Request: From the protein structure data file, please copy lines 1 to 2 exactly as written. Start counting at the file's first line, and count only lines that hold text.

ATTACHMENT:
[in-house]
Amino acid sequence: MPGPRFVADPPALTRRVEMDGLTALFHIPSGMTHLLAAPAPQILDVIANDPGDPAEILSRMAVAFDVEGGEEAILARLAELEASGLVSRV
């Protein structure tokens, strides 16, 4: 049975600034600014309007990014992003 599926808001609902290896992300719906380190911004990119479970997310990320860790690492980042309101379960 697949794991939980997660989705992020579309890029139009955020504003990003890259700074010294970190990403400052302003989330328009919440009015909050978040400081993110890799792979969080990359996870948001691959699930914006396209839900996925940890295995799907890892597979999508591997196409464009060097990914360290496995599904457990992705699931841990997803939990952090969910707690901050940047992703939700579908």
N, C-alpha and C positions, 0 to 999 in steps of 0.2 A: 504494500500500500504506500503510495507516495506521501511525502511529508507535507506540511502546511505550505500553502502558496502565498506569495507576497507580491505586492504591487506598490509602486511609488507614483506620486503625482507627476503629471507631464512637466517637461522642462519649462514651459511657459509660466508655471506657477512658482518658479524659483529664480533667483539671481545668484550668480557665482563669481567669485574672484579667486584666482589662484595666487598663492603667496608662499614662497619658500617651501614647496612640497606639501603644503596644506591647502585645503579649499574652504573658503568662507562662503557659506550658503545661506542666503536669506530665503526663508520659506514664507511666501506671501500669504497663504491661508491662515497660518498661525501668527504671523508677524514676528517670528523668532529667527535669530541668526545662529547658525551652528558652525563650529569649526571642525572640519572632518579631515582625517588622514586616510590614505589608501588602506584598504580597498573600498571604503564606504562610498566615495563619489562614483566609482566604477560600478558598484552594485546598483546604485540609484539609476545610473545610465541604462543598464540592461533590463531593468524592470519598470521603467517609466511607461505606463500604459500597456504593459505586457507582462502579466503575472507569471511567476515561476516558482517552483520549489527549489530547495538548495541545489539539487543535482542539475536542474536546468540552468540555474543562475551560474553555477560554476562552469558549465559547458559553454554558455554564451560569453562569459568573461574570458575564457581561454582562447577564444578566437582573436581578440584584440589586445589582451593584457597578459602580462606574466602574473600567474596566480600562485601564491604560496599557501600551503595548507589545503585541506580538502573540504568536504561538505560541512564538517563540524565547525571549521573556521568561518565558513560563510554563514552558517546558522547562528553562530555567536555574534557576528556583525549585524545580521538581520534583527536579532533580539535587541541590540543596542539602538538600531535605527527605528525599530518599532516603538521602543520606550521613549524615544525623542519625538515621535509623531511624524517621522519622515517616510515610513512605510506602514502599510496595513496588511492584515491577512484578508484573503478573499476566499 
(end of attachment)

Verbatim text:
[in-house]
Amino acid sequence: MPGPRFVADPPALTRRVEMDGLTALFHIPSGMTHLLAAPAPQILDVIANDPGDPAEILSRMAVAFDVEGGEEAILARLAELEASGLVSRV